An assortment of civilian spacecraft referred to affectionately as the rag-tag fleet usually surrounds the Galactica as its charge. Fans of the original series have noted many ships from that show remain in the new fleet. “Galactica’s” first season CG supervisor Lee Stringer helped lead the initial effort by studying the original model ships and meticulously recreating them in LightWave. Chris noted, “Lee really liked those older models. He even went the extra mile by researching the original plastic models that were kit-bashed to create the Colonial Movers ship, [a fan favorite.]” Having the old ships flying with the new Galactica provides a great visual bridge to the classic show and contributes to the update’s nostalgia factor.
A recent episode saw the arrival of The Pegasus, another Battlestar whose power seemingly eclipses the mighty Galactica. Zoic was able to model this complex ship on a greatly protracted schedule. Chris outlined the process, “our turnaround on the Pegasus was a matter of 5-6 weeks vs. the original Galactica model which took 5 or 6 months. Jose Perez was the chief modeler for the Pegasus.” Fan reaction was very positive to the new ship and its clear ties to the look and feel of the same ship on the original series.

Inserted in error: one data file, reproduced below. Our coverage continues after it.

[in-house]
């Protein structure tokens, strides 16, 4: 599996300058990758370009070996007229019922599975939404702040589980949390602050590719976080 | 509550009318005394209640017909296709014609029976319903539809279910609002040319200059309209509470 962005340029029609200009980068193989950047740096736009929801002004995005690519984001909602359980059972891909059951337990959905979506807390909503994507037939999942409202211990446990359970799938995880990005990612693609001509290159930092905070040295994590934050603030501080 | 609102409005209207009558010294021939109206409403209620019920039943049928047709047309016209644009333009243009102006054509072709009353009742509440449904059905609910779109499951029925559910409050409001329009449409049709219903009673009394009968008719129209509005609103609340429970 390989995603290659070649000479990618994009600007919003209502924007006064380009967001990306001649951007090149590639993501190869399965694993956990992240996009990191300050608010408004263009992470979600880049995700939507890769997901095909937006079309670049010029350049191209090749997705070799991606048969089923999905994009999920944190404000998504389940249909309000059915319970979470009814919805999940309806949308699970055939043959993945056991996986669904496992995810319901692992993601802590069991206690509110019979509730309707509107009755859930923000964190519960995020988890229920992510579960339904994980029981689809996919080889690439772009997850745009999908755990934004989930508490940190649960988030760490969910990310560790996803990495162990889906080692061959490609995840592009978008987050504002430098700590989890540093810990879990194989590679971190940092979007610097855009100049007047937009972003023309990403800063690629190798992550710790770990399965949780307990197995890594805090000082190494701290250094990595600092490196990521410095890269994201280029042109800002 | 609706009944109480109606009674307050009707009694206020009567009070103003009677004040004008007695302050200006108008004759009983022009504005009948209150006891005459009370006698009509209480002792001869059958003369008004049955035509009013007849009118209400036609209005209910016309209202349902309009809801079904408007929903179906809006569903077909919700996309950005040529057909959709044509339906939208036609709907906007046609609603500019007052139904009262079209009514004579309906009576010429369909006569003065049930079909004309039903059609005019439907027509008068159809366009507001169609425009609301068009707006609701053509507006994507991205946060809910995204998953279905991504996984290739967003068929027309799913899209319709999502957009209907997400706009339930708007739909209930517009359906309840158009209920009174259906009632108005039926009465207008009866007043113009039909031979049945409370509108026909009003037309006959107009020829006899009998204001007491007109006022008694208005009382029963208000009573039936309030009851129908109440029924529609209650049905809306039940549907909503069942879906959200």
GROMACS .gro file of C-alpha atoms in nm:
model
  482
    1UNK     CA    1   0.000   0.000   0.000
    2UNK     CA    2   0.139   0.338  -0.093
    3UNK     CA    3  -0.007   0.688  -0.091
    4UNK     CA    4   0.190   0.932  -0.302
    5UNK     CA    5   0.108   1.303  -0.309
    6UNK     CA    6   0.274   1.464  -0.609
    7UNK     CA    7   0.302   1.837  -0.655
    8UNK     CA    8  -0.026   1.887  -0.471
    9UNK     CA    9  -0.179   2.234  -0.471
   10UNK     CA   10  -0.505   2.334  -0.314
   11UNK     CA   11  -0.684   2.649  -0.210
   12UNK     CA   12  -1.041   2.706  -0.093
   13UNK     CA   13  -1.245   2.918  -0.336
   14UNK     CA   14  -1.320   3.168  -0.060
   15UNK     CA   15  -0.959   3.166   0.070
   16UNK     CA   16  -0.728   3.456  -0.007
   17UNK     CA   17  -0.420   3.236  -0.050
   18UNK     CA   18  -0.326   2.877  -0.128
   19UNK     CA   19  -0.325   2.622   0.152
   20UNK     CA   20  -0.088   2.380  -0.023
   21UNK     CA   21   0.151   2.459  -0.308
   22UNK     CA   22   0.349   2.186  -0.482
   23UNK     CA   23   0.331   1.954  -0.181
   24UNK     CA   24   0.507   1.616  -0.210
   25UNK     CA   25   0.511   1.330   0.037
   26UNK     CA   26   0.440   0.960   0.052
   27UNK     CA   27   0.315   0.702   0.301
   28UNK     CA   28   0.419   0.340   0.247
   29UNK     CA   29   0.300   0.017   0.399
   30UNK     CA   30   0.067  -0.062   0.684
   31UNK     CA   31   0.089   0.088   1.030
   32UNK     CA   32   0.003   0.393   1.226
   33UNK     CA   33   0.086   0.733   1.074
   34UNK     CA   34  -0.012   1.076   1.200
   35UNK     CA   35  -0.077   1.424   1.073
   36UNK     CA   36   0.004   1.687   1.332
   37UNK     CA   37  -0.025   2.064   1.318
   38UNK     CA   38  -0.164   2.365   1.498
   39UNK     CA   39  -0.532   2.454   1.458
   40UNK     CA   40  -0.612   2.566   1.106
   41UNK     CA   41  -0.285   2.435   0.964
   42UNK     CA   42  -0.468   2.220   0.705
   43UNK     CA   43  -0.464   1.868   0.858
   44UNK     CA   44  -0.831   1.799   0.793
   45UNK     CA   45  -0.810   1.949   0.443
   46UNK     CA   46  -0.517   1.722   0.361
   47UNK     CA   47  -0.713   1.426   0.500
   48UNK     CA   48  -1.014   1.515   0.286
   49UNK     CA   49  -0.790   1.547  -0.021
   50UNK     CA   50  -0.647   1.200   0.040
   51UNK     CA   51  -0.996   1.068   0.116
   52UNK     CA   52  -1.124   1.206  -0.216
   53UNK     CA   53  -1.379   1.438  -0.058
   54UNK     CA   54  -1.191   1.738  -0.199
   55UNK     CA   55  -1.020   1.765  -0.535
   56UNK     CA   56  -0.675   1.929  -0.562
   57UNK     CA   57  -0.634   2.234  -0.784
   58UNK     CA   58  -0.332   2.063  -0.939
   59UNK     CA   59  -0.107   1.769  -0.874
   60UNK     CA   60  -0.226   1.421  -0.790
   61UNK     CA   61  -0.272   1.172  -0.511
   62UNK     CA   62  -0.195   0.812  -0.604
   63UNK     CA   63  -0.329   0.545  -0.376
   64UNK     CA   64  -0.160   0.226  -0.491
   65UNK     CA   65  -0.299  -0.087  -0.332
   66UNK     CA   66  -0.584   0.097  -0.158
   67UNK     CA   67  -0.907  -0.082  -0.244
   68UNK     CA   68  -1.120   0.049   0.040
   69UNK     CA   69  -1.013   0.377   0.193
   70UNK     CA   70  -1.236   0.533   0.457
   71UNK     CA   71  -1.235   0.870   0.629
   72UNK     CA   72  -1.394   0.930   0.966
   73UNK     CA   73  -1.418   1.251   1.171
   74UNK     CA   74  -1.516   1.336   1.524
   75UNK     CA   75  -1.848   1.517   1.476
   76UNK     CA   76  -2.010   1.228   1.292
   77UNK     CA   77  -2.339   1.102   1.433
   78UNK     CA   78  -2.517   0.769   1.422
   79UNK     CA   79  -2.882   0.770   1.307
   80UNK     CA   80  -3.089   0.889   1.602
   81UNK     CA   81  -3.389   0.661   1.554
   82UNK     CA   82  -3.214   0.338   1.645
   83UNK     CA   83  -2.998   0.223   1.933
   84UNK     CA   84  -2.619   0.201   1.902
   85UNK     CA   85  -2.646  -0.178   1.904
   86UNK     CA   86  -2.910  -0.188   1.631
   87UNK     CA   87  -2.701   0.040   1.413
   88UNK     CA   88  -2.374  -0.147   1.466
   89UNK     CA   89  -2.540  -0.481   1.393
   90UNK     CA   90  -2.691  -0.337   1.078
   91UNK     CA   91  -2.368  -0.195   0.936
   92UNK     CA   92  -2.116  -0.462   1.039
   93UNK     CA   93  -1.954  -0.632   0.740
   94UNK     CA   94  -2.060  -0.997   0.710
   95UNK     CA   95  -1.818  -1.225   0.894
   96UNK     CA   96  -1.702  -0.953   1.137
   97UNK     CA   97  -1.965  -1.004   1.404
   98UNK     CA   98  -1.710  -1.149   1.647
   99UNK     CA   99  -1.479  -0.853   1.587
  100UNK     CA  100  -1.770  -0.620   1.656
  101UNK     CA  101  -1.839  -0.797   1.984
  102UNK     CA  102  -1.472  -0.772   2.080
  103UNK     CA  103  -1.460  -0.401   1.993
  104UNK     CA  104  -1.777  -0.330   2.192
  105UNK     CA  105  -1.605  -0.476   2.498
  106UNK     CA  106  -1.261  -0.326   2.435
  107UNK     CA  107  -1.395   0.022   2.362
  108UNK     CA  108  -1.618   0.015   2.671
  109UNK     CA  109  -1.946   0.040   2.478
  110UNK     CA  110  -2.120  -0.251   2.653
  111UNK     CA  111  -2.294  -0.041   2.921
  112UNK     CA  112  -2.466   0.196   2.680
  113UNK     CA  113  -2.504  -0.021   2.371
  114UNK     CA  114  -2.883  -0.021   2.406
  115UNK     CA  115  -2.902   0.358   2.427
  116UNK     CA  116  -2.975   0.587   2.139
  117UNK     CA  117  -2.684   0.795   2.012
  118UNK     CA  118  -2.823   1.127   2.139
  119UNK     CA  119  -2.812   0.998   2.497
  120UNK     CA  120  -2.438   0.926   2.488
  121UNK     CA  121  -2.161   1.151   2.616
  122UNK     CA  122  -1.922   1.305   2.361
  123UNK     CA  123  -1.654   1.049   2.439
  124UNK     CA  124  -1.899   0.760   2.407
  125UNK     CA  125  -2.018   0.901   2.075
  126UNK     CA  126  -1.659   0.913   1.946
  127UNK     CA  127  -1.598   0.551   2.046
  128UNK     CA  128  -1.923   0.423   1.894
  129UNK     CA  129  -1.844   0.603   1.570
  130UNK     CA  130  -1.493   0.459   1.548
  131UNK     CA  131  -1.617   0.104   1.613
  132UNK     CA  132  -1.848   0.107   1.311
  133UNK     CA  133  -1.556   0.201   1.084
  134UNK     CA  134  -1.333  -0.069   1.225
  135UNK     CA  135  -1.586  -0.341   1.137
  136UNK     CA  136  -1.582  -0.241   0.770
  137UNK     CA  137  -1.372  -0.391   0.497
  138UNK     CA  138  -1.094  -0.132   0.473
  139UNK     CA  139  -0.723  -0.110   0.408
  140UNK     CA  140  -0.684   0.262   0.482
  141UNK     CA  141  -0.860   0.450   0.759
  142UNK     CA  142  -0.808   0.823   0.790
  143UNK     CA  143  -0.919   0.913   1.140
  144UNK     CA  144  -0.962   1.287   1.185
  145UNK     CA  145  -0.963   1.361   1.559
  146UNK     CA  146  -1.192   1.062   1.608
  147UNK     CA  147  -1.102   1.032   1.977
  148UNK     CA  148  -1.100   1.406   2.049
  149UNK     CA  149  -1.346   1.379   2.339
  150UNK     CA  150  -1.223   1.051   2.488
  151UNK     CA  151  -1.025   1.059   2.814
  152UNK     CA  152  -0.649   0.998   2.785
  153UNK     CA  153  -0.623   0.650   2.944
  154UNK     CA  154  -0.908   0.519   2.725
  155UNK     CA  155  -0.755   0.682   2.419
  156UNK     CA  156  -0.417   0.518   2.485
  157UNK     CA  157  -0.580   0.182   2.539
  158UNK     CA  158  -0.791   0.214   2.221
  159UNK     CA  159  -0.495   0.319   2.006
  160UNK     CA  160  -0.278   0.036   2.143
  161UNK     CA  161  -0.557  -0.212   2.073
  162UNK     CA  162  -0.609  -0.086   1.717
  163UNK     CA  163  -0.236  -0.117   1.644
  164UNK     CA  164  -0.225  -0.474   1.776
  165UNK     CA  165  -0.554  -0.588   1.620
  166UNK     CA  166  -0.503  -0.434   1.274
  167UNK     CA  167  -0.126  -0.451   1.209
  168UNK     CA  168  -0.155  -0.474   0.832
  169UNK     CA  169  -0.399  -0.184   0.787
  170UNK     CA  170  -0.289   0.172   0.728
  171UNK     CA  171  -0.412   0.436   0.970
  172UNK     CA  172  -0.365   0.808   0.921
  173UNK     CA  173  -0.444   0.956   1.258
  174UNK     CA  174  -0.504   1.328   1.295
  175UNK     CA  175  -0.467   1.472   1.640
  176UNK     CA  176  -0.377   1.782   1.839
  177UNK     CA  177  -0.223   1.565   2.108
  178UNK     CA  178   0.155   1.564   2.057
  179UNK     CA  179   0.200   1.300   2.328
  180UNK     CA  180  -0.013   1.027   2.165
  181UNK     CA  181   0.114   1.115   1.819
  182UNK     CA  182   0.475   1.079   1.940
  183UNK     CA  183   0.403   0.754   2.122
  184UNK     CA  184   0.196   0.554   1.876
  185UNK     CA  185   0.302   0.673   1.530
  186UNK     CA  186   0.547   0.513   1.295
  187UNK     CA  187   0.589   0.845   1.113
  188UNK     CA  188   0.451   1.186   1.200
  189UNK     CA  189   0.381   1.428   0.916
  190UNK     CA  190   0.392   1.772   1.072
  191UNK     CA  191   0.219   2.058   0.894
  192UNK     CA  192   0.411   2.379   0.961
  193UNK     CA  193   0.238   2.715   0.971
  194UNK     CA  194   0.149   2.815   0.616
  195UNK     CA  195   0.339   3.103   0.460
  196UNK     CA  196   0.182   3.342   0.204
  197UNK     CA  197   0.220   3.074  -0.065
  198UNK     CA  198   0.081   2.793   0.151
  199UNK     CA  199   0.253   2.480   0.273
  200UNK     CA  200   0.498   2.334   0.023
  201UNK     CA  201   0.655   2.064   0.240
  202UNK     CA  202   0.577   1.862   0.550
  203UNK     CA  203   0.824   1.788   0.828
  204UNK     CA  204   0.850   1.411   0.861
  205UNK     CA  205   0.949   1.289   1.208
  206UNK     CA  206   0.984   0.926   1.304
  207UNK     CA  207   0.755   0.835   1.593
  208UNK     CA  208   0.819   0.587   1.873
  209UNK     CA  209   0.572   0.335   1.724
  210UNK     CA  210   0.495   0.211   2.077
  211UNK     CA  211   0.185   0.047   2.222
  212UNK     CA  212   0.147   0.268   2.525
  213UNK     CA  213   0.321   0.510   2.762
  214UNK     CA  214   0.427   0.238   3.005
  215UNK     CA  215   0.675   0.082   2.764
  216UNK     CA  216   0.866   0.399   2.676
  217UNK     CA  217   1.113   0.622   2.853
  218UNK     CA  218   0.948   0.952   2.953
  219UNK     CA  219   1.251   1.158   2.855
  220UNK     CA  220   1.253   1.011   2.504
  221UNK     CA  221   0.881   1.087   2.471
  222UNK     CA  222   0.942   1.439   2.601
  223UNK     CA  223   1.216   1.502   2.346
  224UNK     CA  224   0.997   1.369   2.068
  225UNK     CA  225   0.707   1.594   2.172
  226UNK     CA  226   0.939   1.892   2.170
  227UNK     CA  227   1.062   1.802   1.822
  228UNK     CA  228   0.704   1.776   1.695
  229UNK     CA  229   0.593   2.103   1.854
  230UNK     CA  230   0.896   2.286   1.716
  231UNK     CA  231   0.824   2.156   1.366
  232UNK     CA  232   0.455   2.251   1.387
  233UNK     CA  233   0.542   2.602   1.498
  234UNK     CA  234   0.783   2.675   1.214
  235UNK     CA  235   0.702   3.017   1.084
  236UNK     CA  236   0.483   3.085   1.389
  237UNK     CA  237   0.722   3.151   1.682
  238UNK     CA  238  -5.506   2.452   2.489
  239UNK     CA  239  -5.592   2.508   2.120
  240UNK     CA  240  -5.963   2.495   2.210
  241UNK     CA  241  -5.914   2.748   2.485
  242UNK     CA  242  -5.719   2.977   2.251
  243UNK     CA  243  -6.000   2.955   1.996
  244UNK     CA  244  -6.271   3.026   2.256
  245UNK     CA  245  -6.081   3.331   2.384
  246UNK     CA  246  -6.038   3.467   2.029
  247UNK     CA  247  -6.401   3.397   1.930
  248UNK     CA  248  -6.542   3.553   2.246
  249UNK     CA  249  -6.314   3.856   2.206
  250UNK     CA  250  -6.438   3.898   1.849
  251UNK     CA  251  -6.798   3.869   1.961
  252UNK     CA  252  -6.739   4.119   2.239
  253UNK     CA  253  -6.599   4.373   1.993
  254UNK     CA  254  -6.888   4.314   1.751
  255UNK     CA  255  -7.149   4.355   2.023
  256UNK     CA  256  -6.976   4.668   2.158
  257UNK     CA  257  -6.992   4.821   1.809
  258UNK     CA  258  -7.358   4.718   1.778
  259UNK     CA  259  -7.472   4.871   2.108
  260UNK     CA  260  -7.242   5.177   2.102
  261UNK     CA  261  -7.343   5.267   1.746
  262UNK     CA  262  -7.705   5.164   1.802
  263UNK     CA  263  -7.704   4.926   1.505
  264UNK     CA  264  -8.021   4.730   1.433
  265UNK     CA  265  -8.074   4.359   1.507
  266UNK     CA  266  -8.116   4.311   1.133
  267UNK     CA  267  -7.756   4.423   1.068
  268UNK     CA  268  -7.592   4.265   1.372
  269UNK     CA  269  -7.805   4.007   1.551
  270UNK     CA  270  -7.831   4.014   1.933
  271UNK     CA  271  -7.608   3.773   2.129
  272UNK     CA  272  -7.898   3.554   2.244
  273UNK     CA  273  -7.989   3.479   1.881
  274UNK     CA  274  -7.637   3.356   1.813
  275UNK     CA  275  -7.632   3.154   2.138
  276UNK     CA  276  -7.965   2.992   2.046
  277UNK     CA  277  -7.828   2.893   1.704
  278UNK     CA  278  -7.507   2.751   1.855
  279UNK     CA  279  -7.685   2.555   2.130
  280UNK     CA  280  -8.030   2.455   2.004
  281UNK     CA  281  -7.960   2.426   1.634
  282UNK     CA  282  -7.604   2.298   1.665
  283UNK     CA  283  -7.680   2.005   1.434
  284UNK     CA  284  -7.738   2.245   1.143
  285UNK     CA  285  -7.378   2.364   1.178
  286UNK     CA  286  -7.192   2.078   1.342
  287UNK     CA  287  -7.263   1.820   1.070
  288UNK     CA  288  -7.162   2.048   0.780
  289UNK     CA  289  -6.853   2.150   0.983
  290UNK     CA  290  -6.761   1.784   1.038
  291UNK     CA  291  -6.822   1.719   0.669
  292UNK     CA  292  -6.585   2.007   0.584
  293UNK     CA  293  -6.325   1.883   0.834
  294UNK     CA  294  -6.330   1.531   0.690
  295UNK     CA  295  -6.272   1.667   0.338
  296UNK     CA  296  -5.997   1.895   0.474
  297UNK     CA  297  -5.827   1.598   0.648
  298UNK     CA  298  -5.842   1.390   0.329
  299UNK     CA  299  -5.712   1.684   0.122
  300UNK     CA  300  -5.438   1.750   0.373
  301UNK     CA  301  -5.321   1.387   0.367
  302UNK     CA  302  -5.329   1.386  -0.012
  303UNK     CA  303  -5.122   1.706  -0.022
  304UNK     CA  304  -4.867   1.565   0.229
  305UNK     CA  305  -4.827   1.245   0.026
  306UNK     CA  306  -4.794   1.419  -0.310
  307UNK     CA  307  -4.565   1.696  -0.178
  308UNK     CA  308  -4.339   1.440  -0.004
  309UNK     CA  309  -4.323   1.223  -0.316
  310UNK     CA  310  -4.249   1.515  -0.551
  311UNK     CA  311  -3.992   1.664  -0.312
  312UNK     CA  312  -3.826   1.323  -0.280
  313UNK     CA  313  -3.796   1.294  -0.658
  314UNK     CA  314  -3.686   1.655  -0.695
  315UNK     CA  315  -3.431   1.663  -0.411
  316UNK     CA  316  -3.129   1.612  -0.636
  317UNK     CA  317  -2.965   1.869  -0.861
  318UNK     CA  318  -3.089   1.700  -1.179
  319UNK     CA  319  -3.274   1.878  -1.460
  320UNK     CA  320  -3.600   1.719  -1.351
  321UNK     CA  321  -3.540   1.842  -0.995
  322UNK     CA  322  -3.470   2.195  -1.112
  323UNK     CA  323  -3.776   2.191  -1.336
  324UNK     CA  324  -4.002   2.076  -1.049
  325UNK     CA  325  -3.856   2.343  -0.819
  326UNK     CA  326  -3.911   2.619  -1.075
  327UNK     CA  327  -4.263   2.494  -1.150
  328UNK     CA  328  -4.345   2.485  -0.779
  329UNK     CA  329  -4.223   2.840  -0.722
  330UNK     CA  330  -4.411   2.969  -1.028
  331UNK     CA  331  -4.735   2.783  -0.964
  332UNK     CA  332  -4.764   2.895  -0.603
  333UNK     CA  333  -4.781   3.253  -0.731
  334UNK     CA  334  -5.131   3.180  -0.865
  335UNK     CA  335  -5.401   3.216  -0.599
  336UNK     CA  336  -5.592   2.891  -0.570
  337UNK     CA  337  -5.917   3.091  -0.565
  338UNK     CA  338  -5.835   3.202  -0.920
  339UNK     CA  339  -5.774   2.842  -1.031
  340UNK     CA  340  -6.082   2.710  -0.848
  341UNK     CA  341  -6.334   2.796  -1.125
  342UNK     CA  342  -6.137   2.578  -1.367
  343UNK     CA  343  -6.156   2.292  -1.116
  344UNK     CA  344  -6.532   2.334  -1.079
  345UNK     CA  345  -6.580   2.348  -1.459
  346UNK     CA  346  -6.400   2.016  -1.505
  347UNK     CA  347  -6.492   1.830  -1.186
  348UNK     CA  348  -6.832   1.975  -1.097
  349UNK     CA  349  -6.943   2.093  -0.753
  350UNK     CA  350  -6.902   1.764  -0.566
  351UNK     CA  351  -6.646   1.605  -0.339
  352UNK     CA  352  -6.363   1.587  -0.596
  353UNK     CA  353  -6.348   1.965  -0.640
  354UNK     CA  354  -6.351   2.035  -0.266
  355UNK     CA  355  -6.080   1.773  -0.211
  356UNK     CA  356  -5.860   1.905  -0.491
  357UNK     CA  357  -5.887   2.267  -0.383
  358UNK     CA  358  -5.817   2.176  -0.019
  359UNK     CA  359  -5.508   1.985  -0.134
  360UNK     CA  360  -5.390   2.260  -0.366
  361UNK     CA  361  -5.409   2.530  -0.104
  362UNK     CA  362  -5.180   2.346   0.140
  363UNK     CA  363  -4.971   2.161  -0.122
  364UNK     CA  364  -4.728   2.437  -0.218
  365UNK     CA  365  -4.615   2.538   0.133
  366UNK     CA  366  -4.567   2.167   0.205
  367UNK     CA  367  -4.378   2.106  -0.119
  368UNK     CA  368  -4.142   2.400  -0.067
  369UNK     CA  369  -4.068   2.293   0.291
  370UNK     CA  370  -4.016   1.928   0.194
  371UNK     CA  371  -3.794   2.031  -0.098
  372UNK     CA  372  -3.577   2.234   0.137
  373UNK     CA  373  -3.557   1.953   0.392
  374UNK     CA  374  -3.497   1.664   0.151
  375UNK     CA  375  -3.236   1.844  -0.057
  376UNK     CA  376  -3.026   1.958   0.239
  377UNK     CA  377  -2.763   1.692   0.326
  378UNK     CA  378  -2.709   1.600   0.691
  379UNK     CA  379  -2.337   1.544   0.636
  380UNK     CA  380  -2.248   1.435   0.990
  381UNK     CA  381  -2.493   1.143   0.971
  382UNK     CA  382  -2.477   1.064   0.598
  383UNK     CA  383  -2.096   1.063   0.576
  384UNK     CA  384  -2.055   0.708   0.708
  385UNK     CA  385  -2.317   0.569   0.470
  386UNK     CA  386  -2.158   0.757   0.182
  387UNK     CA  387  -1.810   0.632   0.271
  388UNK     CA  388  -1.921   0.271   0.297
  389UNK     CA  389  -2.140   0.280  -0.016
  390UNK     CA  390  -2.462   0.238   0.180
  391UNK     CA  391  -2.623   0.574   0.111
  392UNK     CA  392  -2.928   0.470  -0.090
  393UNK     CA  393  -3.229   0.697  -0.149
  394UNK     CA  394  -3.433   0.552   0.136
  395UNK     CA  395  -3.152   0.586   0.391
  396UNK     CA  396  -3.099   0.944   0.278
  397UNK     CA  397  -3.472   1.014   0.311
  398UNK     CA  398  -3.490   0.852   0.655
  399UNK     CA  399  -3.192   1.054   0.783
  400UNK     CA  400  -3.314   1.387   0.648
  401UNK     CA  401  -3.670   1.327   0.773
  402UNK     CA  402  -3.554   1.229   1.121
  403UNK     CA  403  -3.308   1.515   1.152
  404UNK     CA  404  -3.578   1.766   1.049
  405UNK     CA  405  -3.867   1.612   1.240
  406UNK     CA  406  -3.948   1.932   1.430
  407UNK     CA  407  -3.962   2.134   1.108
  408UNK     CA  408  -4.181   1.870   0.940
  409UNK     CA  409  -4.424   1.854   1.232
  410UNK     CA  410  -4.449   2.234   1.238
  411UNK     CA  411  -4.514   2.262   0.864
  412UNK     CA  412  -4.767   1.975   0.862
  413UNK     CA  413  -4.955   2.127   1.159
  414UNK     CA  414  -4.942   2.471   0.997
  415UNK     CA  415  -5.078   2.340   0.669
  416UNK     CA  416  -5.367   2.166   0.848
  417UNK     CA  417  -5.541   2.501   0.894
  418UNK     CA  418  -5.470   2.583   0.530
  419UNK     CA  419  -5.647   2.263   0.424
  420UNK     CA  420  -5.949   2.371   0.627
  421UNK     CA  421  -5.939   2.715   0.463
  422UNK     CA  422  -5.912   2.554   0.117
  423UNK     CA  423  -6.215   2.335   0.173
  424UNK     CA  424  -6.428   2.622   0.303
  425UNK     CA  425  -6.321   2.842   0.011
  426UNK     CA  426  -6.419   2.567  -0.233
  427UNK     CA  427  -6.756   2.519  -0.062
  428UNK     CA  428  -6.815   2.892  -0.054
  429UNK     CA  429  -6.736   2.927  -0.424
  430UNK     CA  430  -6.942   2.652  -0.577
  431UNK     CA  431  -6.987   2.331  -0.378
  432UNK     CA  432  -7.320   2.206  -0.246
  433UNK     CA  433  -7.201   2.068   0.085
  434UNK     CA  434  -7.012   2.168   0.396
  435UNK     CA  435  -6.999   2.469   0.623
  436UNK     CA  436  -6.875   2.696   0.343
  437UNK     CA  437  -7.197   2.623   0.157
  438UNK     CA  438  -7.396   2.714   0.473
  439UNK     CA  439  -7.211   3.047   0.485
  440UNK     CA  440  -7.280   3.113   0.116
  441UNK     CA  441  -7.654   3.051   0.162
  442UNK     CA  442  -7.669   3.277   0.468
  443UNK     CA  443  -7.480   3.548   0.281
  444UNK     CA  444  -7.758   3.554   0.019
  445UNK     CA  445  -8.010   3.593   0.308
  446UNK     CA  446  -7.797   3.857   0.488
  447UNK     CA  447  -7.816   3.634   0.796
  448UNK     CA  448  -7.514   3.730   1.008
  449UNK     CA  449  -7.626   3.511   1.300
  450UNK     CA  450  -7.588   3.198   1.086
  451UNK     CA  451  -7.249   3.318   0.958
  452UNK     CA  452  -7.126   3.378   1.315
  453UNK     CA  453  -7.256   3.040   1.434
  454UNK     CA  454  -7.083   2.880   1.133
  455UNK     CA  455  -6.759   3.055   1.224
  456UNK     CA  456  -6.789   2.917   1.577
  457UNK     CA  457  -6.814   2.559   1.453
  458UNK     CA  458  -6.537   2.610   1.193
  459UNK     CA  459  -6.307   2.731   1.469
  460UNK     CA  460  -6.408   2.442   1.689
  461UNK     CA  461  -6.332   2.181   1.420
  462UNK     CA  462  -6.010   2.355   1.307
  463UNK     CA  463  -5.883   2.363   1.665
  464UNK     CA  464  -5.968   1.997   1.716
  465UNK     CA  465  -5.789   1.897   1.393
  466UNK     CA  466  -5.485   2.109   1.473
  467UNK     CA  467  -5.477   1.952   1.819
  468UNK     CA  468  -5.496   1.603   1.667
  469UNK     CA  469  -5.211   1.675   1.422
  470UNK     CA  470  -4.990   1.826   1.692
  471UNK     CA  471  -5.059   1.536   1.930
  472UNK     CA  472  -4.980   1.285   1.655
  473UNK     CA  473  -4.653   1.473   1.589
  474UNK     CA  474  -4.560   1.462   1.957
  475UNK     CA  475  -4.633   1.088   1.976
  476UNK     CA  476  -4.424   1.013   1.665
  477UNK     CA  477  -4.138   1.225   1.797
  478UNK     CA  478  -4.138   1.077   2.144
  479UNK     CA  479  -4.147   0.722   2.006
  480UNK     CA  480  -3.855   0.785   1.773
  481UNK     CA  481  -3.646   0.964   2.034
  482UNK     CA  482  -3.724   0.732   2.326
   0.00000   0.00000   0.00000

Zoic receives live action plates from the production on D5 tapes in HD 1080/24p. CG elements are composited into these plates after they are motion tracked using Boujou and often a degree of manual eyeballing. Chris and Steve are quick to praise the efforts of visual effects supervisor Gary Hutzel and his producer Mike Gibson, who run the effects efforts on the “Galactica” set in Vancouver, “Gary does a good job making sure we’re supplied with tracking markers and camera data. He also comes from a background of lighting and shooting traditional effects and miniatures. Gary really keeps us on task. Even with good data, tracking live action is probably one of the harder aspects of the show.”
Zoic is able to successfully composite elements such as the robotic Cylon Centurions as well as virtual extensions to the show’s sets using Boujou’s tracking solutions. The menacing, reflective Centurions are frequently glimpsed running, often through varied environments like rain, smoke and fire. Meanwhile, the Galactica’s main hangar bay is a large set made massive by digital extensions. These extensions are seamlessly blended via a mixture of 3D set pieces, background ships and equipment along with CG and 2D people shot on greenscreen.